My dog Oscar has Idiopathic Destructive Rhinitis. This means that something has eaten away at the structures inside the top of his nose, both soft and bony, and that he has a void where there should be a labyrinth. I did the “My dog’s got no nose,” joke but I didn’t think it was very funny this time.

Oscar has had a camera up his nose and a CT scan to try and find the cause of the problem and antibiotics and anti-inflammatories to sort it out. The specialist vet could not determine the cause of the problem, but the antibiotics made it better temporarily. Oscar’s nose stopped running and bleeding for a week until he met up with first my cousin and then my friend Ania, both of whom have lovely dog friends, both of whom he loves. His jumping up to give them a big kiss backfired and by last Saturday afternoon he was sneezing blood everywhere. At one point he was curled up asleep at my husband’s feet and obviously dreaming about chasing something. Not bunnies – he’s never met a bunny – but probably a squirrel. Or a cat. Anyway, my husband noticed that poor Oscar was sleeping in a small pool of blood. This went on, with Oscar sneezing big red clouds and us trying to mob up all the crimson drops on our nubuck sofas and cream woollen carpet. Then we decided to take him to the emergency vet’s.

The vet put poor Oscar under heavy sedation and explained that this would ease the bleeding by lowering his blood pressure. Because every time our poor, excitable, friendly Flatcoat finds something to set his heart racing, which is about every 5 minutes, his blood pressure rises and blood flows through the wounds in his nose, ruining any healing that has managed to take place.

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Poor Oscar is on tranquilisers here yesterday evening.

Well, Oscar was sedated like this for two nights and was finally released by the local vet yesterday. But because I could put him under only light sedation last night, by this morning he was bleeding everywhere again. So I took him on another hour-long trip to the specialist vet’s and she’s going to drill little holes into Oscar’s two frontal sinuses through his skull. Then she is going to scrape out and analyse the “material” that is filling up the sinuses. We hope it is aspergillus fungus because then at least we’ll have a cause, but the previous tests did not show this up at all. If it is aspergillosis, we can at least treat the poor boy. If we do not, the cause will be idiopathic, which means:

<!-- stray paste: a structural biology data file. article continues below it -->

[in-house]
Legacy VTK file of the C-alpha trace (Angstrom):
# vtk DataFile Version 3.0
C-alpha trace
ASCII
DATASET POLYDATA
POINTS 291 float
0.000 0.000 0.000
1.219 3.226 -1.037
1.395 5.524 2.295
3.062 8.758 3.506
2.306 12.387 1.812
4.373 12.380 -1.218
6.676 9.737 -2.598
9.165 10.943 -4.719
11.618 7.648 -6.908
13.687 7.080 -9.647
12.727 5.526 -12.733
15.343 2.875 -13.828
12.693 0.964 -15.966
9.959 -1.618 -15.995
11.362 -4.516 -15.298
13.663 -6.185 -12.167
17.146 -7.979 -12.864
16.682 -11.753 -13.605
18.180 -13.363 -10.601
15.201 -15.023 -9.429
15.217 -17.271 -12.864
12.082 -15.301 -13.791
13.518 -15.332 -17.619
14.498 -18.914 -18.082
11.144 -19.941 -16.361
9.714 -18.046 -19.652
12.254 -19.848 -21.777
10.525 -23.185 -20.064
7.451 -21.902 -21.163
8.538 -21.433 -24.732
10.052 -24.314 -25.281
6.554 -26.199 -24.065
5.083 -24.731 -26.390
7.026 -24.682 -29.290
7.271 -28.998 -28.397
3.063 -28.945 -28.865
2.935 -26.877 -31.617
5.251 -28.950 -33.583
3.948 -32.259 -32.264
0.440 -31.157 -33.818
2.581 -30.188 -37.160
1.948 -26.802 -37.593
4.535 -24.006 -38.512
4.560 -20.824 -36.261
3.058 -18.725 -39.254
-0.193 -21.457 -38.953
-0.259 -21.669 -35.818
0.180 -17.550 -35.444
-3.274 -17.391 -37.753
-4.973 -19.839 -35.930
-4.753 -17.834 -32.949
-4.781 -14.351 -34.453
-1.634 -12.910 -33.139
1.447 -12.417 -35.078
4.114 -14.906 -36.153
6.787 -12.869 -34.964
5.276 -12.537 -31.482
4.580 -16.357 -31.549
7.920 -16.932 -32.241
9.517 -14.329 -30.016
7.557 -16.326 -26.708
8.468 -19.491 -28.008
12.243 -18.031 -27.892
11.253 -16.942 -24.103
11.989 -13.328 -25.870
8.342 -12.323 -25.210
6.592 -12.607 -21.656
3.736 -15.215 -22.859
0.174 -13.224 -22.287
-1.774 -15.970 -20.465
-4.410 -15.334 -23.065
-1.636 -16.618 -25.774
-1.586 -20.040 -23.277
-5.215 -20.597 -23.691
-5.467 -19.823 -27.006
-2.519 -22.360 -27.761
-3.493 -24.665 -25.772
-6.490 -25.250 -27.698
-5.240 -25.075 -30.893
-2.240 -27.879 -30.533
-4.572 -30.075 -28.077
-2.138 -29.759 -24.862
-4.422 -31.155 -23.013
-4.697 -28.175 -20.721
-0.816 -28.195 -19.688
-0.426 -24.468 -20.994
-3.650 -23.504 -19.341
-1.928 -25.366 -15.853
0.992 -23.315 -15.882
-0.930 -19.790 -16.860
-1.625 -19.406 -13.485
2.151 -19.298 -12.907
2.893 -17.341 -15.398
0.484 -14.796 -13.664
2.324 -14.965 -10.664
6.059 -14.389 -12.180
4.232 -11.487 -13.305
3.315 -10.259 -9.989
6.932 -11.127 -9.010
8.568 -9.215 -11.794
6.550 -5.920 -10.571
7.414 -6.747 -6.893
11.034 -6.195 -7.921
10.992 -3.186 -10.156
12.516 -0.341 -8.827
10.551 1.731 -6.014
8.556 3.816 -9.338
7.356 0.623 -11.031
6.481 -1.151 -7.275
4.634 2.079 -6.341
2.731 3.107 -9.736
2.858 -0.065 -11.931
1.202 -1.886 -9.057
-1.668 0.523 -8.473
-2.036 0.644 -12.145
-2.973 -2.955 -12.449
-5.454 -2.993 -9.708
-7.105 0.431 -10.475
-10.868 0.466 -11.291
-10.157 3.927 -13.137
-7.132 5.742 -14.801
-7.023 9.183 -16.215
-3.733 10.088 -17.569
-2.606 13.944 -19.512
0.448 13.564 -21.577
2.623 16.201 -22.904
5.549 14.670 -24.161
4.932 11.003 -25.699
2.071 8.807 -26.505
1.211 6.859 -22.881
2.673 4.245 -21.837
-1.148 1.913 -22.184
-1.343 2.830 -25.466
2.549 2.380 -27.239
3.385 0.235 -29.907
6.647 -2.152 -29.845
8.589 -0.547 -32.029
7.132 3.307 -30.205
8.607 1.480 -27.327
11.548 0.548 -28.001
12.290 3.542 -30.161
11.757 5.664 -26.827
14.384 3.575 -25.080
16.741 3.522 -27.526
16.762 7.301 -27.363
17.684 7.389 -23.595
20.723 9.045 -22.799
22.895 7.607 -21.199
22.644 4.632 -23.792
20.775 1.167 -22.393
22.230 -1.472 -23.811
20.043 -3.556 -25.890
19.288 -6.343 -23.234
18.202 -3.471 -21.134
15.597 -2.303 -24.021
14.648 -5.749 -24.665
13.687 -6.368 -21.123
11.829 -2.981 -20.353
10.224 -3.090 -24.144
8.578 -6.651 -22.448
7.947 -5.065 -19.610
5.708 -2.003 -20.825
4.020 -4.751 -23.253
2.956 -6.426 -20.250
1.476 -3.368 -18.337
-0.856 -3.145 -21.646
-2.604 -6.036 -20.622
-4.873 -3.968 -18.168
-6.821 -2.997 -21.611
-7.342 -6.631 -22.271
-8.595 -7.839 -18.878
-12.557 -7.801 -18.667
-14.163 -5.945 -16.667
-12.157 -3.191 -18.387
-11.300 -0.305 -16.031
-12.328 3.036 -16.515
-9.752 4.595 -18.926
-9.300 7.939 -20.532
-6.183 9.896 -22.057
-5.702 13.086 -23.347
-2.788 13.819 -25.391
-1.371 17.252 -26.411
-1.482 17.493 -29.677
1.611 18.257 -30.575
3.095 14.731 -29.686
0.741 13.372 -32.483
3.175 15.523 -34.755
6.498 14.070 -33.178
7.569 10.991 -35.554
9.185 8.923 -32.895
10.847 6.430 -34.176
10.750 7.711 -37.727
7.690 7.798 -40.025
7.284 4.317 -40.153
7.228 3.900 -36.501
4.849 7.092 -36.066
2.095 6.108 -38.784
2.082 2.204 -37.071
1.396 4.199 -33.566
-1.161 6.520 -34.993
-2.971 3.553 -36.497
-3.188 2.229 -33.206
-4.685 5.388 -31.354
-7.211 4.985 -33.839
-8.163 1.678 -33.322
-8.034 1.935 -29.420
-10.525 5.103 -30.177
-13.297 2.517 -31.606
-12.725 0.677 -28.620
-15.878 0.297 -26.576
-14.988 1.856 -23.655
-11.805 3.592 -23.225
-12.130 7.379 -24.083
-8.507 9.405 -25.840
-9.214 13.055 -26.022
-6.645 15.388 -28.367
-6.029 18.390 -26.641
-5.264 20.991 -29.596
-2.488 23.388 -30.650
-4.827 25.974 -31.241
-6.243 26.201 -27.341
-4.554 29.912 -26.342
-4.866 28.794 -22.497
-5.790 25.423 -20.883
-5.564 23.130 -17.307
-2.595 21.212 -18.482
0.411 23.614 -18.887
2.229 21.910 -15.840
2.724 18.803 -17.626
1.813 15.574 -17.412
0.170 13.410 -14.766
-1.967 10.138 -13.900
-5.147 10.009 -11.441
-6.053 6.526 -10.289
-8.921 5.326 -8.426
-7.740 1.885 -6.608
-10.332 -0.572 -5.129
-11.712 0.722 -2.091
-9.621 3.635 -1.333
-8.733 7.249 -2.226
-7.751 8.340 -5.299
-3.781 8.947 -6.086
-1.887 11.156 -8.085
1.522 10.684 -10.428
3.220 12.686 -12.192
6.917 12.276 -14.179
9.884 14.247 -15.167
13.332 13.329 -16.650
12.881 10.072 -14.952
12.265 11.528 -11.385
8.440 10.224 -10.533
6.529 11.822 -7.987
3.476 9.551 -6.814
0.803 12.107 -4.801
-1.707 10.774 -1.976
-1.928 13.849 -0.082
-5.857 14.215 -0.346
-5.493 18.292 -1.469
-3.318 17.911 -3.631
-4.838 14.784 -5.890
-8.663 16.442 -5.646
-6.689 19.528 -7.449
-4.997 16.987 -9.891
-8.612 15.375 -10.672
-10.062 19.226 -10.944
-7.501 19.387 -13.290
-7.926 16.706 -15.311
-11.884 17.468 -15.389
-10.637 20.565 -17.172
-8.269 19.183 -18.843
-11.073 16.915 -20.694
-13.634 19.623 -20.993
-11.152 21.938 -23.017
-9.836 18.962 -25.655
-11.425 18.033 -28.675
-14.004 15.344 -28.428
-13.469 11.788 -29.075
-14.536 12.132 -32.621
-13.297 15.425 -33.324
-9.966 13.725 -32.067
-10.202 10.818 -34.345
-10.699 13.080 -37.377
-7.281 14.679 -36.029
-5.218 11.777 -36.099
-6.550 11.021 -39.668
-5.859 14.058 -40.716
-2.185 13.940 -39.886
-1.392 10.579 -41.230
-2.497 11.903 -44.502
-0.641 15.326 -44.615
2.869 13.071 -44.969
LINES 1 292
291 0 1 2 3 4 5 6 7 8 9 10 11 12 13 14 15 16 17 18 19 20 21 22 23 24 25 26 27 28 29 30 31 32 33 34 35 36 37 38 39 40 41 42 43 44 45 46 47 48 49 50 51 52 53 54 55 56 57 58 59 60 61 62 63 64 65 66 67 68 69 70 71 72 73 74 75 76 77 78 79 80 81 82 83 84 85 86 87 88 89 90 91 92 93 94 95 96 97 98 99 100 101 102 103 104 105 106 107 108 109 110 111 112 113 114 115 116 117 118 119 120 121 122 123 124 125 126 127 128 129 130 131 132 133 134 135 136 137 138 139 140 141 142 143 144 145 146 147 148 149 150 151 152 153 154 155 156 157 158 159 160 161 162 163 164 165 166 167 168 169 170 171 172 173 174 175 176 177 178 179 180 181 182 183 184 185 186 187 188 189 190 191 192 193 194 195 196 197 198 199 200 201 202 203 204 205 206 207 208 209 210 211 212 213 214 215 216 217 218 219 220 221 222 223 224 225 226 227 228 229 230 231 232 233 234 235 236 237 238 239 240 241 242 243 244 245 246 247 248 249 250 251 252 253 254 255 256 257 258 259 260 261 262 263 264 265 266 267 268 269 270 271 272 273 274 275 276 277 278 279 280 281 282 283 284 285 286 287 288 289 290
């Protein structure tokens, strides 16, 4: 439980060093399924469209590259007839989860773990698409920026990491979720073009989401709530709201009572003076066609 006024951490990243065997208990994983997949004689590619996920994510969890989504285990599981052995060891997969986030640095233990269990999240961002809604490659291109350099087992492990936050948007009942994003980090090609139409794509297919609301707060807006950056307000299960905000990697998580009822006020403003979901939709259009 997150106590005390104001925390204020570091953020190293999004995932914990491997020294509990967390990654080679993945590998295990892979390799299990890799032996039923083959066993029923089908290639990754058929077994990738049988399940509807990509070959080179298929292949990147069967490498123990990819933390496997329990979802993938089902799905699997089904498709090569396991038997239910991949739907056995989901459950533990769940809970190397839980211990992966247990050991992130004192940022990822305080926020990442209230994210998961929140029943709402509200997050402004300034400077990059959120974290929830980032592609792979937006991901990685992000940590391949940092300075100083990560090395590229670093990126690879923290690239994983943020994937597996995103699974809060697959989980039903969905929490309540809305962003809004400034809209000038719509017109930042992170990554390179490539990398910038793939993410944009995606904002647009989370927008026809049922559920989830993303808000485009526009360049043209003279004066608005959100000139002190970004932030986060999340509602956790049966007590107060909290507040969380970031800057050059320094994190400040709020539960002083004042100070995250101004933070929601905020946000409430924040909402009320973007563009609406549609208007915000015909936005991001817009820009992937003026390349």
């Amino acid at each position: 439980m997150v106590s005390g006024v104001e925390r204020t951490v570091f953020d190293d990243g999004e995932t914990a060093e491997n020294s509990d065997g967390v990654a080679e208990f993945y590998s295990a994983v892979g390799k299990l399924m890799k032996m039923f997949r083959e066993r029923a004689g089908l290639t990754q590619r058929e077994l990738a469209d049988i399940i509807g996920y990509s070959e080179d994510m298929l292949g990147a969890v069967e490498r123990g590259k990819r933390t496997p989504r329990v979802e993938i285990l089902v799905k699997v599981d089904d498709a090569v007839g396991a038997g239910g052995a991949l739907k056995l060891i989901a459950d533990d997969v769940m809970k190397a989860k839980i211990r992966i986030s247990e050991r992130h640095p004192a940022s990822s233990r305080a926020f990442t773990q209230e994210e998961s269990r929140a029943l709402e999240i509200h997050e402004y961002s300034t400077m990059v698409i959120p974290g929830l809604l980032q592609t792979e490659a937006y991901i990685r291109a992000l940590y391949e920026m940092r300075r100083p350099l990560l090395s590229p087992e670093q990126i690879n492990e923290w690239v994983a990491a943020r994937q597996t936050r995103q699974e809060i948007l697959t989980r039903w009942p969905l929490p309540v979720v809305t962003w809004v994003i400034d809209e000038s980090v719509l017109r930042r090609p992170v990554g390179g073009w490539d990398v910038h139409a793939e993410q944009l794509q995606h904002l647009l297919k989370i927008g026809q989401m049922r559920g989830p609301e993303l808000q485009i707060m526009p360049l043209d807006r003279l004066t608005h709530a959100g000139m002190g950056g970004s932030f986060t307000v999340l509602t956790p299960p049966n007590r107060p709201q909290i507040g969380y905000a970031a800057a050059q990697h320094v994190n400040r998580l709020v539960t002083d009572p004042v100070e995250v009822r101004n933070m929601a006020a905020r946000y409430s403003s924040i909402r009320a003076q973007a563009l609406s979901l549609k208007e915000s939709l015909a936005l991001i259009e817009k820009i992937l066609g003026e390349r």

Idiopathic is an adjective used primarily in medicine meaning arising spontaneously or from an obscure or unknown cause.

and it is likely that the poor dog will have to be on sedatives and walked only on a lead. So I have authorised an invasive procedure hoping that they can find the cause. Aspergillosis is very serious as it can damage dogs’ kidney and liver function and eventually be fatal.

Likewise, Darling Daughter has had idiopathic constant dizziness since March 7th. She has had the clichéd barrage of tests which have concluded nothing except that she has postural hypotension: when she stands up too quickly, her blood pressure drops. That’s it. Darling Daughter is emphatically not the malingering type and the symptoms she experiences are very real. Her world is spinning to a greater or lesser extent most of the time but there are times where it is so bad that she can’t stand up and has to go and lie down in the nurses’ station. We have had to withdraw her from a piano exam because the sight-reading notes are moving around before her eyes, and she had to take a magnifying glass into her school exams. Poor thing has learnt to cope with this but at times her face is ashen and she has to hold on to people or walls for fear of crumpling to the ground. Idiopathic.

And then there’s my mum. She has some form of dementia or impairment, but has learnt to control the symptoms whenever she is near a medical professional who is assessing her. But most of the time it is impossible to treat her like a human being capable of any reasoning ability whatsoever. Or perhaps she does this only when she’s with me. Idiopathic. 

Anyway, I don’t like IDIOPATHY. In the times before modern medicine, I guess everything was idiopathic. We none of us knew why things occurred, they just did. And many people, in some parts of the world MOST people, ascribed these events to the will of their various deities. But these days we can control much more of our lives. Which is what makes IDIOPATHIC all the more frustrating.


4 thoughts on “Idiopathic

  1. Sorry to hear all of this. I think sometimes those in medical profession don’t like being seen as not knowing why something is going on so the give it a long name to sound good. I hope Oscar’s problem can be eased if not sorted out!

    1. Thanks so much Ms.Tin! I’ve elicited much sympathy with it, which wasn’t really the point but much appreciated anyway. My blog is a catalogue of misery and rantage these days. Must do something to remedy that.

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